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Garlic the Almighty

Heard the one about raw garlic curing a cold? Well, that's just the tip of the iceberg. What natural-health experts have been saying for years - that garlic is one of the most medicinal plants in the world - is at last being confirmed by medical establishments on both sides of the Atlantic. Scientific studies have now shown that the consumption of garlic can improve kidney function and circulation, lower cholesterol, reduce high blood pressure and fight infections (bacterial, viral and fungal).

Last month saw the launch of a new garlic treatment for Candida albicans (thrush), Yeastguard by BioCare.

"This is the first time that garlic has been used in a pessary for the prevention and treatment of thrush," says Dr Nigel Plummer, a microbiologist and the creator of Yeastguard. "Candidiasis affects 75% of all women in Britain at least once in their life, and 3m suffer from it every year. We see this as an important new development."

So, how does this treatment work? "Each pessary contains a unique combination of allicin (the active ingredient in garlic) and Lactobacillus acidophilus," explains Plummer. "The allicin has a potent antifungal effect that kills the actual yeast, and the Lactobacillus acidophilus, a 'friendly' bacterium, stops the Candida albicans from getting out of control, which is the reason that thrush occurs in the first place."

According to the naturopath Gillian Hayner, who gave the pessaries to 20 patients to try for three months, the results look promising. The treatment eradicated thrush in those patients who had occasional bouts of it, and 13 out of 15 patients with recurring thrush were still clear of it after three months.

Recent research from Pennsylvania State University also suggests that the natural chemicals found in garlic can suppress tumours, and may even help to prevent cancer. Meanwhile, scientists at the Chelsea and Westminster Hospital, in London, have discovered that taking garlic during pregnancy reduces the risk of pre-eclampsia (raised blood pressure and protein in urine).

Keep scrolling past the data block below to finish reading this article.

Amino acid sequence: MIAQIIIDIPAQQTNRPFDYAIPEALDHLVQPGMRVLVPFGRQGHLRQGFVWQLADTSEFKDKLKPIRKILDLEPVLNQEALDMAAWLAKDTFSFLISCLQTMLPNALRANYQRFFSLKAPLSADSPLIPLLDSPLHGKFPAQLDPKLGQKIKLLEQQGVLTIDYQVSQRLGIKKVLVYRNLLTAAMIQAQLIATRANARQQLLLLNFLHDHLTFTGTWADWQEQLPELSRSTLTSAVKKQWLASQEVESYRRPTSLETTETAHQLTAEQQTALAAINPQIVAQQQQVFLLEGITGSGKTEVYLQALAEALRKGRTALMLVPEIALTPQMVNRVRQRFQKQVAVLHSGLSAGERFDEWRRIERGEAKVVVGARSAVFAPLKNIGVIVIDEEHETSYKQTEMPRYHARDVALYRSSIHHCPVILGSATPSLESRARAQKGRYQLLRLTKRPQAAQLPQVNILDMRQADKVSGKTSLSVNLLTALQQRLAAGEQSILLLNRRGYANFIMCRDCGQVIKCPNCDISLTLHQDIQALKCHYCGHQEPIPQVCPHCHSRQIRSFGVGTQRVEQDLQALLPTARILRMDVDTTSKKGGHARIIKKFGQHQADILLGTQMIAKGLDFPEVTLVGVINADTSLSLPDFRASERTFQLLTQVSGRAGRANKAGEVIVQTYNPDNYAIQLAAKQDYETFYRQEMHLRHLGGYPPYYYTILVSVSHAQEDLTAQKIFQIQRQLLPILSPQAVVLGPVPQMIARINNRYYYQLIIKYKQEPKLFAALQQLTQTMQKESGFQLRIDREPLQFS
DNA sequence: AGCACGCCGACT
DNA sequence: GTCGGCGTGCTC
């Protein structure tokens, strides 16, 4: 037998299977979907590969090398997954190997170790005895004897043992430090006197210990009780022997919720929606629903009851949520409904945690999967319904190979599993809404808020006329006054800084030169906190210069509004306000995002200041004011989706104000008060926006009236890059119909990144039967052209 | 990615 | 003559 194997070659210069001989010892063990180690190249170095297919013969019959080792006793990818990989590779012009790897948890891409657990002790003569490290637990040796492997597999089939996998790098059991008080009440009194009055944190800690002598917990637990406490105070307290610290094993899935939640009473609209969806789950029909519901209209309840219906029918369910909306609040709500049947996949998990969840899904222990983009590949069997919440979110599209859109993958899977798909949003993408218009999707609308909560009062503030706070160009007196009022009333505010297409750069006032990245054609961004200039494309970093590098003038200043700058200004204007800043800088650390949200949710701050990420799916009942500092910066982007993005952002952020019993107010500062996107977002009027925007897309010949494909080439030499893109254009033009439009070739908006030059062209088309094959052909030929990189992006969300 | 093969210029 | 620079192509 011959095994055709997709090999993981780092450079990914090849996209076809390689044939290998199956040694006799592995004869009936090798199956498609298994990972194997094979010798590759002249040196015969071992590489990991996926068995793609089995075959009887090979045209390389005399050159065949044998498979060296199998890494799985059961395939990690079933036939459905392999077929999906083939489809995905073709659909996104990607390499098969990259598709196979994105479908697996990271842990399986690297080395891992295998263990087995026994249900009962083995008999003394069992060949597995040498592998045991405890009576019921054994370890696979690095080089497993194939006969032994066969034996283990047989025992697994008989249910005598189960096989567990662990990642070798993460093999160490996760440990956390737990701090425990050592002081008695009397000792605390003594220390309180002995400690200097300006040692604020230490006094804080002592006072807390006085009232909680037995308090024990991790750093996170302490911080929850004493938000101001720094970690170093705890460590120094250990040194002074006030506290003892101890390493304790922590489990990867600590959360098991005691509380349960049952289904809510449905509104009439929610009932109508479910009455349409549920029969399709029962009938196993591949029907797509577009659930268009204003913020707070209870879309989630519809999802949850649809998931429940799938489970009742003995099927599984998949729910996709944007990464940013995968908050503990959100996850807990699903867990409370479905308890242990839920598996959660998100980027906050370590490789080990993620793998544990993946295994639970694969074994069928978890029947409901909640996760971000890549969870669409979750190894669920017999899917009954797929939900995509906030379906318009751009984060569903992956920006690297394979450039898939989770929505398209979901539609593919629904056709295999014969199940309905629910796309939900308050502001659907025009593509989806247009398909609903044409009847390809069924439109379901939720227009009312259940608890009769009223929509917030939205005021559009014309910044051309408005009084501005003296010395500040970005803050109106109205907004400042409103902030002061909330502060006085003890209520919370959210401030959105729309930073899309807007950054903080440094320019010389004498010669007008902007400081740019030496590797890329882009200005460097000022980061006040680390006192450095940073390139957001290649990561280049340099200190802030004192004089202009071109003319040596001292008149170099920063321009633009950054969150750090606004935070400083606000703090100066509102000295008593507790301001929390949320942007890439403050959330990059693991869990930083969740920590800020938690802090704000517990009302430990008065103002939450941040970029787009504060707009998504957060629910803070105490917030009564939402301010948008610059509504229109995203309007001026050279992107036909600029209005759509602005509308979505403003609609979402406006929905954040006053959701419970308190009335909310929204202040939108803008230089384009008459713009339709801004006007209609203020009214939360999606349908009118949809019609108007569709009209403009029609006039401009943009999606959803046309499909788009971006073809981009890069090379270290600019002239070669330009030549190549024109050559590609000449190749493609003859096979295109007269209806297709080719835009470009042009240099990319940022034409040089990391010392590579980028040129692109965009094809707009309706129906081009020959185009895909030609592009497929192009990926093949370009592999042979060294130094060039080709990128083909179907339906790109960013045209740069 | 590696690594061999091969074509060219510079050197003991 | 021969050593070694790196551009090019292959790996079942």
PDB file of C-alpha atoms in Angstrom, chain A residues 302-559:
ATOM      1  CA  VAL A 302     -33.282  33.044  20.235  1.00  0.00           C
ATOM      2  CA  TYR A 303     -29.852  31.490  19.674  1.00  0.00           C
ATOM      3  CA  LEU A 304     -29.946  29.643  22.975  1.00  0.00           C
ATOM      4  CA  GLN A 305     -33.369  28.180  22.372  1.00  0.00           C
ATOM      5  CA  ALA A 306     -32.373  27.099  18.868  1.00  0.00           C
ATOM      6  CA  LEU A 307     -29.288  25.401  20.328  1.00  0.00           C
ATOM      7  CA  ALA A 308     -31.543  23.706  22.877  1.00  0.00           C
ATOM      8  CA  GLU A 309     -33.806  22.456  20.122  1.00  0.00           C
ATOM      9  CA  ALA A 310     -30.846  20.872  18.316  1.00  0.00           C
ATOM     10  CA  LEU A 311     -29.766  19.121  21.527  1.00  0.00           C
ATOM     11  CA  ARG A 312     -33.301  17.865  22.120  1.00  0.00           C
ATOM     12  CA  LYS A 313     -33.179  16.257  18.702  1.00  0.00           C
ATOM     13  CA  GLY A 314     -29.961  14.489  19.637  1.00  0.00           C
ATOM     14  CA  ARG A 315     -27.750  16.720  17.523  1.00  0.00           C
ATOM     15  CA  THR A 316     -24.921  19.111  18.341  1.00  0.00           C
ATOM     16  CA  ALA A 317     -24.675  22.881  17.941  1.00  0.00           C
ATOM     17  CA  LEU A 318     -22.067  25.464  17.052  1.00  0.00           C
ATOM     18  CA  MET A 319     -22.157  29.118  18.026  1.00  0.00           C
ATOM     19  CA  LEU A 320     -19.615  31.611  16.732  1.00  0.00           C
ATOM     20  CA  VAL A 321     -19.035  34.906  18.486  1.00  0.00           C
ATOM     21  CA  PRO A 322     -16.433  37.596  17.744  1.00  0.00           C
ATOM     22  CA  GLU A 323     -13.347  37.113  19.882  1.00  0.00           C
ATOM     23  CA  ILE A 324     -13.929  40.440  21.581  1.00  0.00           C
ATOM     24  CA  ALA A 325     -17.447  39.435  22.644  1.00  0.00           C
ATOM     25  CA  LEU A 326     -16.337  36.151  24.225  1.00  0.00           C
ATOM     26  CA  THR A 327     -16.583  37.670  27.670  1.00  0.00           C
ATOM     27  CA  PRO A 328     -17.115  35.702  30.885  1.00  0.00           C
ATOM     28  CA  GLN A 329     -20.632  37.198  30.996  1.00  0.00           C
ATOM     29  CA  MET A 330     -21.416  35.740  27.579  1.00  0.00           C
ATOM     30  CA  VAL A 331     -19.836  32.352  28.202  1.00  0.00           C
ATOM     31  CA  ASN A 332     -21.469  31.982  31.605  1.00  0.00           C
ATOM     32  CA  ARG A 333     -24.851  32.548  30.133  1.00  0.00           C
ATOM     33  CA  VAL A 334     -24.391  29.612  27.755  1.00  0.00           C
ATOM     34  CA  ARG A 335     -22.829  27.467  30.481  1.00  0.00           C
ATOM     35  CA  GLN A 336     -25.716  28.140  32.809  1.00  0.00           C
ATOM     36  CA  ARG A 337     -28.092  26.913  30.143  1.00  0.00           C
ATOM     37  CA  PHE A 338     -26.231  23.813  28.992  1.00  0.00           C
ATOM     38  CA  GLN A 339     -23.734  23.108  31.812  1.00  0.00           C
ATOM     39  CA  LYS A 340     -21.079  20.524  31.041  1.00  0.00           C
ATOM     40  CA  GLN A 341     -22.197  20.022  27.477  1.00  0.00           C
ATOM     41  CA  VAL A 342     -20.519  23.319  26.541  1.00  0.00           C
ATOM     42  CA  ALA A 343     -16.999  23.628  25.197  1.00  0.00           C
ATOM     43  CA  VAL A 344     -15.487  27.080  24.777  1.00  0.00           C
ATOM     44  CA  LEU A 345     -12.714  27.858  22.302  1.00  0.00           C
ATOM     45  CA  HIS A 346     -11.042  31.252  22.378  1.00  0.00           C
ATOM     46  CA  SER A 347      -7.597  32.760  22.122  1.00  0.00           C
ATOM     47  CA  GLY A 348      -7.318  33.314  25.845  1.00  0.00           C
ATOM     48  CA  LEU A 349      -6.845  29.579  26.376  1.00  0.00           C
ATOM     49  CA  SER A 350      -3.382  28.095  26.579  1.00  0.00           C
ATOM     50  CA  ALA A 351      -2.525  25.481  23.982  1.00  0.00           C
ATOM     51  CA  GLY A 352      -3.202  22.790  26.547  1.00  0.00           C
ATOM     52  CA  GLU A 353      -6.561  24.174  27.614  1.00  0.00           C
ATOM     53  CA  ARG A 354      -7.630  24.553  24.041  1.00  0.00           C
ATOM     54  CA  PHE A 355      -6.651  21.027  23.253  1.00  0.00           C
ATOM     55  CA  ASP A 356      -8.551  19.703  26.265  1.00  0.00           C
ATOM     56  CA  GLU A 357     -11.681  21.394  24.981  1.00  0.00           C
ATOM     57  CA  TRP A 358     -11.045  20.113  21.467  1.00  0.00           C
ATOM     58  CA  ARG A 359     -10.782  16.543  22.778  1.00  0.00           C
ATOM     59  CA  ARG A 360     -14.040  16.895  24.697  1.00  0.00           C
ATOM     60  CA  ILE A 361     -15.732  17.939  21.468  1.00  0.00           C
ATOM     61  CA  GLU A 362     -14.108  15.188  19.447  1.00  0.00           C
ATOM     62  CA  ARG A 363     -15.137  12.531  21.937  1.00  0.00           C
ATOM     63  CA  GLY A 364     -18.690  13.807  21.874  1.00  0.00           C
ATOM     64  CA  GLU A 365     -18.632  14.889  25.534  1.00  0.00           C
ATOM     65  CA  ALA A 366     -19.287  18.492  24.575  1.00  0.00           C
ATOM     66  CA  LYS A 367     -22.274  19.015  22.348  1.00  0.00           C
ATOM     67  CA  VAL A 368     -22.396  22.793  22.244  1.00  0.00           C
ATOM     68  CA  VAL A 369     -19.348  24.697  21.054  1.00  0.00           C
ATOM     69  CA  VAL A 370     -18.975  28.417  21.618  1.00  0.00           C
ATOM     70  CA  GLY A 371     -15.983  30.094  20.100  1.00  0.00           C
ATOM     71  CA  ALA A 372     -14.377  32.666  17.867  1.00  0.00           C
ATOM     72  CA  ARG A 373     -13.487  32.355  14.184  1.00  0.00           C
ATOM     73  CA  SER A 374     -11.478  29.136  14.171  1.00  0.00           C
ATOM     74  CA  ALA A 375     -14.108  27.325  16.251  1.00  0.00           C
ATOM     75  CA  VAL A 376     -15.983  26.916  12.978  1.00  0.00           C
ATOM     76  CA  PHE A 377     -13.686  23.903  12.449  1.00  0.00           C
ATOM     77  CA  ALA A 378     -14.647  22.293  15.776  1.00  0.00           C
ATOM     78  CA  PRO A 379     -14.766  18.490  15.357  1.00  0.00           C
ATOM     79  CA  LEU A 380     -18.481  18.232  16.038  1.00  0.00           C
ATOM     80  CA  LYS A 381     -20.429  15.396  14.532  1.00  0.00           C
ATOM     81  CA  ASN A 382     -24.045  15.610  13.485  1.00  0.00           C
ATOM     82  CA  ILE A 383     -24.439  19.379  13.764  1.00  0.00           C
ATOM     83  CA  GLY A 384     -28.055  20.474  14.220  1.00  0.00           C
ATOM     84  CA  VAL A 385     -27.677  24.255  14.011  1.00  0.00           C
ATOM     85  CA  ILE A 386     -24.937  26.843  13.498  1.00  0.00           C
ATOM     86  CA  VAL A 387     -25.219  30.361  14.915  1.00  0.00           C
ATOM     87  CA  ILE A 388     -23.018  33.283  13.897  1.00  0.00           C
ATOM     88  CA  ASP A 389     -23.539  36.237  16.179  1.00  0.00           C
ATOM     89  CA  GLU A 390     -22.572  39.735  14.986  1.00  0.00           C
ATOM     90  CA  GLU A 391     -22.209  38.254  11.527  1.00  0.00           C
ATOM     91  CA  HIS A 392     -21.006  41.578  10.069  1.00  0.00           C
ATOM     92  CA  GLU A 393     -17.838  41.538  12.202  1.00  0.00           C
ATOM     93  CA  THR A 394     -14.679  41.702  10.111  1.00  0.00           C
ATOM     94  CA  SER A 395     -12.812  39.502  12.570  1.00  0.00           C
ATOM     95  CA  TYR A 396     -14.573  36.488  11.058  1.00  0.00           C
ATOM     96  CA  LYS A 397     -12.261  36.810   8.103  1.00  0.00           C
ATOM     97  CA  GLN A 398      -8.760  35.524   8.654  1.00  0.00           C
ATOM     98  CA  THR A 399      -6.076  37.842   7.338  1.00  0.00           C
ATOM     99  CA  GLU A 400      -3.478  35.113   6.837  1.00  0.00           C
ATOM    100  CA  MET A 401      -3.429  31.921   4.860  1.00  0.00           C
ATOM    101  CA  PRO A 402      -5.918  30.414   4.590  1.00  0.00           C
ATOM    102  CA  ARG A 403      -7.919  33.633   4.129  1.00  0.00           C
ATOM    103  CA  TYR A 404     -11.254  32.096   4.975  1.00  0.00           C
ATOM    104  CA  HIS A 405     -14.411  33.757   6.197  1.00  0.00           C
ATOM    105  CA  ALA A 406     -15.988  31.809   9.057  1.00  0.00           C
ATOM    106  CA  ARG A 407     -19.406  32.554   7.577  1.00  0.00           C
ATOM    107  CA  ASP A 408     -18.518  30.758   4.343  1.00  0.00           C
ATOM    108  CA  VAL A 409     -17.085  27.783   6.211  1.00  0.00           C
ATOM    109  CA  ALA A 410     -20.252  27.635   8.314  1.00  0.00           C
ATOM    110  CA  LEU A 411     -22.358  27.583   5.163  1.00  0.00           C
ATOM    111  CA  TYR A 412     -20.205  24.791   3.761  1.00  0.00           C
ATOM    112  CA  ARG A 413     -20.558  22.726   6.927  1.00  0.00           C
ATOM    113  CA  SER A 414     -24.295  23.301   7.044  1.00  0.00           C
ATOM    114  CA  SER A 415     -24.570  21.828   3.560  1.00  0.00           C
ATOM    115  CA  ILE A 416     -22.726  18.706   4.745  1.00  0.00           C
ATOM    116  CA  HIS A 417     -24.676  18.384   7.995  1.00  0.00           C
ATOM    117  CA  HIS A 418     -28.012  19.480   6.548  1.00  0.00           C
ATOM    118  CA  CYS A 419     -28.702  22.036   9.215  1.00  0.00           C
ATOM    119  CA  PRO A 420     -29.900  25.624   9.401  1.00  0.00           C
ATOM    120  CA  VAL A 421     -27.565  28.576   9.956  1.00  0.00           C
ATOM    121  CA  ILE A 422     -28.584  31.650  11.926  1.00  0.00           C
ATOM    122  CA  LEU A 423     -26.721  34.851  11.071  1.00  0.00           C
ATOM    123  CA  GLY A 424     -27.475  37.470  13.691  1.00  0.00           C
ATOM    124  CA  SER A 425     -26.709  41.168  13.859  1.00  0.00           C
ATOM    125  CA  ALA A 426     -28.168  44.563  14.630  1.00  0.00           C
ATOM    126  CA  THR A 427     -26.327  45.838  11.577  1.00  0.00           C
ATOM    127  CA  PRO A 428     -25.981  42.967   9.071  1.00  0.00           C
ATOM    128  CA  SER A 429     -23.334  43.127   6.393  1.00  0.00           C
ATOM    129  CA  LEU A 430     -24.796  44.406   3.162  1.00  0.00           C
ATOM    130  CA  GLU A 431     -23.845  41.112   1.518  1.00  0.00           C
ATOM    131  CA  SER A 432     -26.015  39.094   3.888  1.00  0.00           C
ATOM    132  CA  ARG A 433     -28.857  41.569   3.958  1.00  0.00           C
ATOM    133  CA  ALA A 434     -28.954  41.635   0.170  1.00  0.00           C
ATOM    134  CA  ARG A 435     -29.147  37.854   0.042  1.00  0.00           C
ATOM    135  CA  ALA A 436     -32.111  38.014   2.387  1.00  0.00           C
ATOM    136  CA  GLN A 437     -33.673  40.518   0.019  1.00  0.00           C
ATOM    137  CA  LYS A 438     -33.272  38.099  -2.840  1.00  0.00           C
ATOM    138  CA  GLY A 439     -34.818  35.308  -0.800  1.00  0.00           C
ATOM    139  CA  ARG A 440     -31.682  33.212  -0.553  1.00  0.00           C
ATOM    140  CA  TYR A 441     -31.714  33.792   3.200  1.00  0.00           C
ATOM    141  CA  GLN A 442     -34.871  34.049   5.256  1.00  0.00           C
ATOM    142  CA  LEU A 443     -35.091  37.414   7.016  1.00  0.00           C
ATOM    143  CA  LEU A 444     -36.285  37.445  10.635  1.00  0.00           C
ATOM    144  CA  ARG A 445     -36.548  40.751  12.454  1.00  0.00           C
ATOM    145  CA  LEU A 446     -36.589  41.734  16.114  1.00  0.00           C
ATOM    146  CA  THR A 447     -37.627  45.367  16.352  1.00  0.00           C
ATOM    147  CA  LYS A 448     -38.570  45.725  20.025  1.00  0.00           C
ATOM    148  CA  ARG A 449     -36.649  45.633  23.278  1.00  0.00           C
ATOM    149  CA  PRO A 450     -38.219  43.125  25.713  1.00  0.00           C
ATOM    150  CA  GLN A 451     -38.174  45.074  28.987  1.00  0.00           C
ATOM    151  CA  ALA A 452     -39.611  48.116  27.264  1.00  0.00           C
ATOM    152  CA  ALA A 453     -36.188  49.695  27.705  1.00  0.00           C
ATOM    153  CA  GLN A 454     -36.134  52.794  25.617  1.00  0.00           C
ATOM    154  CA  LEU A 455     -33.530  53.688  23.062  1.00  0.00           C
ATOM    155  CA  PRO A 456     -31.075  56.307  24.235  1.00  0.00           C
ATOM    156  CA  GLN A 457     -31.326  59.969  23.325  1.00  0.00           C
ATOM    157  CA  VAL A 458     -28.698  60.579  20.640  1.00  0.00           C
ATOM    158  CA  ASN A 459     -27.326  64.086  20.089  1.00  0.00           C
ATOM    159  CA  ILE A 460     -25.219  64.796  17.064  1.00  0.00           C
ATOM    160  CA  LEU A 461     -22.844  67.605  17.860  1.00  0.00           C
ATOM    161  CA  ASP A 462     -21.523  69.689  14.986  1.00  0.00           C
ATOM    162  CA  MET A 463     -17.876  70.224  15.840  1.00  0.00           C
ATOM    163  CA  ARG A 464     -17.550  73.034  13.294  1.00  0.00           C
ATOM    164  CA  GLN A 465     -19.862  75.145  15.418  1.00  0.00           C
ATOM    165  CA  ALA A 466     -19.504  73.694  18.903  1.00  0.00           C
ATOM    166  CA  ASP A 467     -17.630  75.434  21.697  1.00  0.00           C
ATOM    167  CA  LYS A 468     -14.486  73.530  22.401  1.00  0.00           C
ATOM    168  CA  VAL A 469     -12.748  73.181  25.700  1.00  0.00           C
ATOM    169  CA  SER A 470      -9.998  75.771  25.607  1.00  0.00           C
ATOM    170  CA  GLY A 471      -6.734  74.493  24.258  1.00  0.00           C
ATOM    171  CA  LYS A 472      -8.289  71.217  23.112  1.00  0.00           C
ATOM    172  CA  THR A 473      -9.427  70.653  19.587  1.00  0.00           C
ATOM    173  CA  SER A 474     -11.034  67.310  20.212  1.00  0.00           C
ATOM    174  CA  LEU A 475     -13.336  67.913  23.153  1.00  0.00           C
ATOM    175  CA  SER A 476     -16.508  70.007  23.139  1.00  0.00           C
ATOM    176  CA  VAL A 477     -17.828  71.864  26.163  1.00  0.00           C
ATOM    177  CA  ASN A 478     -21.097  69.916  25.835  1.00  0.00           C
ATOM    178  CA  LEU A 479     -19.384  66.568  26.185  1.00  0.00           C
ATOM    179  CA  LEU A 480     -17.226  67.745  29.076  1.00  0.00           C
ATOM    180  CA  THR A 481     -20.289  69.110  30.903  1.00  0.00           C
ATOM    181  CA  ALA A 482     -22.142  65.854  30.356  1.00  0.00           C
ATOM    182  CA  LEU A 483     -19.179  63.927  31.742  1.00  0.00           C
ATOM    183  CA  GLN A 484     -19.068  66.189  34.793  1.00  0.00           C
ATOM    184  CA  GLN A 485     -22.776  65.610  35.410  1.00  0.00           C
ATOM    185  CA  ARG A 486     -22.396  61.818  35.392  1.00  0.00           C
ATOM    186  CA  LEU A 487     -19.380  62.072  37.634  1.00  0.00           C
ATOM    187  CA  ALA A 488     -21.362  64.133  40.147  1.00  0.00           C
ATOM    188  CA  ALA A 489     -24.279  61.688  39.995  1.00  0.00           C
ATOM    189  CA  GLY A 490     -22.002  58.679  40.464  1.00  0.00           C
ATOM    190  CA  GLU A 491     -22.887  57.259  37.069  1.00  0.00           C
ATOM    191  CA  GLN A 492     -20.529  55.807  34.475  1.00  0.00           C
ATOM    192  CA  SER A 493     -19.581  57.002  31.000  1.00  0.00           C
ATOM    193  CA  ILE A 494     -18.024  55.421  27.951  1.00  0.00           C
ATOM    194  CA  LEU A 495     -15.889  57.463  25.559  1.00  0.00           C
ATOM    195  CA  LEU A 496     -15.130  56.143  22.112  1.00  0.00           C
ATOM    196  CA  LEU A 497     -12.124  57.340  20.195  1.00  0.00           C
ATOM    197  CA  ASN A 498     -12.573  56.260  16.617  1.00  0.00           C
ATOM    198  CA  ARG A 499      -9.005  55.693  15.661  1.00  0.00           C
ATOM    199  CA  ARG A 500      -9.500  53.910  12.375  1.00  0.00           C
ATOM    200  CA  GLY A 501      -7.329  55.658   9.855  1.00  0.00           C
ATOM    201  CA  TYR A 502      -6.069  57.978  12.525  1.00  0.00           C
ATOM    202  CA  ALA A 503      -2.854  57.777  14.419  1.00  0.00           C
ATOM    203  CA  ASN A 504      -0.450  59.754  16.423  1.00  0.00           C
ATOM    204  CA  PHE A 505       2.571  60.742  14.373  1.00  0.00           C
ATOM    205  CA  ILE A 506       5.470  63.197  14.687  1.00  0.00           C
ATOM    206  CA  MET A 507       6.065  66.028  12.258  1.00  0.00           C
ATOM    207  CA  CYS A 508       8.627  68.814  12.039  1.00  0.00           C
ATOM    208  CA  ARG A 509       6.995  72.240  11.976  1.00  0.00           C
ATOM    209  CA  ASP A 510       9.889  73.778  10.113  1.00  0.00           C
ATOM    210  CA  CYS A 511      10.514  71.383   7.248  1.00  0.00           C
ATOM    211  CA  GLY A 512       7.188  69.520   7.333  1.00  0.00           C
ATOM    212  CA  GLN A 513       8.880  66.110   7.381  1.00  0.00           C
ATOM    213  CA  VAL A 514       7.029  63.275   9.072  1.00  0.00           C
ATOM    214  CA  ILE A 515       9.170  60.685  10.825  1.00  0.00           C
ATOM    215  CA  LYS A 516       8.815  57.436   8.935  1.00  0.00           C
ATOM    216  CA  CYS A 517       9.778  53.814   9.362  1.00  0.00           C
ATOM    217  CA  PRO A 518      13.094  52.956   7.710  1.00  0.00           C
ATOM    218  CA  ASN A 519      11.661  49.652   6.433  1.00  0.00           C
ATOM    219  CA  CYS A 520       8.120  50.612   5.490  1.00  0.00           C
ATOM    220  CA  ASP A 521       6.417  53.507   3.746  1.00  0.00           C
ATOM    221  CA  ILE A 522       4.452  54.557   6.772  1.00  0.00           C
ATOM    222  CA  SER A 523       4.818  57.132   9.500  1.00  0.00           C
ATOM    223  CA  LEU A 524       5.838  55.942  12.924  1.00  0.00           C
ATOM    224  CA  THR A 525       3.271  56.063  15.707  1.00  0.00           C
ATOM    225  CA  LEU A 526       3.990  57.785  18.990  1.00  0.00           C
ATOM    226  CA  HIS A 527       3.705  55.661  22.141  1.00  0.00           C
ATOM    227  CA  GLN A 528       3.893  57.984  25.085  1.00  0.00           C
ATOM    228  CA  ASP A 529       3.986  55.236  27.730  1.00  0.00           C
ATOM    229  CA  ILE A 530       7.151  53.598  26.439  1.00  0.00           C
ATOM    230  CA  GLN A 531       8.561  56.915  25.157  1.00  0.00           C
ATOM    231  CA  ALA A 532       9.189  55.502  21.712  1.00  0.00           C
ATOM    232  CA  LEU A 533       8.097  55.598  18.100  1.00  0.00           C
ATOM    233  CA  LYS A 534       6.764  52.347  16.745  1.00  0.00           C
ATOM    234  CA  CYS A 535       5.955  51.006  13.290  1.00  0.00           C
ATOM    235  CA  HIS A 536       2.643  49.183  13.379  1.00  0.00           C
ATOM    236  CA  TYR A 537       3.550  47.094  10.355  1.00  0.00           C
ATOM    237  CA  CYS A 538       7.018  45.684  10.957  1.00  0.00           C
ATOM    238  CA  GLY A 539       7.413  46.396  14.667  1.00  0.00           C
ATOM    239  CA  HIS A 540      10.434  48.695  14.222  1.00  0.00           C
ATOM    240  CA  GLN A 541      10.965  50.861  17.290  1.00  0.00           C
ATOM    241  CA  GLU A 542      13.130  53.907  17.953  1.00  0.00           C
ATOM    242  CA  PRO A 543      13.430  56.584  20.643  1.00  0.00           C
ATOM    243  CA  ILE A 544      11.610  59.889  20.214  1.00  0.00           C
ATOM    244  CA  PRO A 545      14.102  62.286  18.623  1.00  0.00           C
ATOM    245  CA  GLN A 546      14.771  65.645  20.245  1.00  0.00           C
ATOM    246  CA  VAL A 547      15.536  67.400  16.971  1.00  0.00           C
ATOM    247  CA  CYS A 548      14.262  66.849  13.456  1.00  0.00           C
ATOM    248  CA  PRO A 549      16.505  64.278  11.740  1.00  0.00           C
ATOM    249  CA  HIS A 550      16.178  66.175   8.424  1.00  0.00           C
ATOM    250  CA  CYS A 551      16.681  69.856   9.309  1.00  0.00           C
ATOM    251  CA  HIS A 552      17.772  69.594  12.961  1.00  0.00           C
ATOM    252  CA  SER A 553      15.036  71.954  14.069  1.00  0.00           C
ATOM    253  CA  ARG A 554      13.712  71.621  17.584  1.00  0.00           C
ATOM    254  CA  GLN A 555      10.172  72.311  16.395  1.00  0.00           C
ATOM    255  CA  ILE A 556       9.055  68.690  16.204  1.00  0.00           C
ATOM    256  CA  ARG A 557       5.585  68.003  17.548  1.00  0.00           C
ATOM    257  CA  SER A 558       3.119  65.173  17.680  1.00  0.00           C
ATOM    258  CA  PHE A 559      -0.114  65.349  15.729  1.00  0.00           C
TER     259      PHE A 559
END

A recent study also finally confirmed that there is something in the "garlic for colds" theory after all. The study, carried out by Peter Josling, a chemist and founder of the Garlic Centre, based in East Sussex, shows that a new type of garlic supplement, Allimax, which contains high doses of allicin, can help to ward off or minimise the effects of the common cold.

When 146 volunteers were monitored over a three-month period, it was shown that the group taking a daily garlic capsule (containing 180mg of allicin) had only 24 colds in all, compared to 65 colds in the placebo- taking control group. The garlic group also recovered three times as quickly. "This study proves that allicin has powerful antiviral and antibacterial properties," says Josling.

Not all garlic supplements have the same effect, he warns. "Most regular supplements contain a mixture of alliin and the enzyme alliinase, which combine to produce allicin. If the capsule coating breaks open too soon, the stomach acid deactivates the alliinase enzyme, and the allicin is not produced. This means that there is no therapeutic effect." However, a novel type of patented technology means that a completely new group of garlic supplements, such as Allimax, can now be produced.

Before you rush out to buy medicinal forms of this pungent plant, however, Michael van Straten, an author and naturopath, urges caution.

"Many people don't realise that garlic can be an irritant, even in minuscule doses, which makes it a fairly common cause of contact allergies. Therefore, I wouldn't recommend pessaries, for instance, to anyone with sensitive skin or to those who think that they may be allergic to it.

"Eating raw garlic regularly can be just as beneficial, as it gets into the bloodstream that way. The only downside is that you could end up spending a fortune on breath-fresheners."


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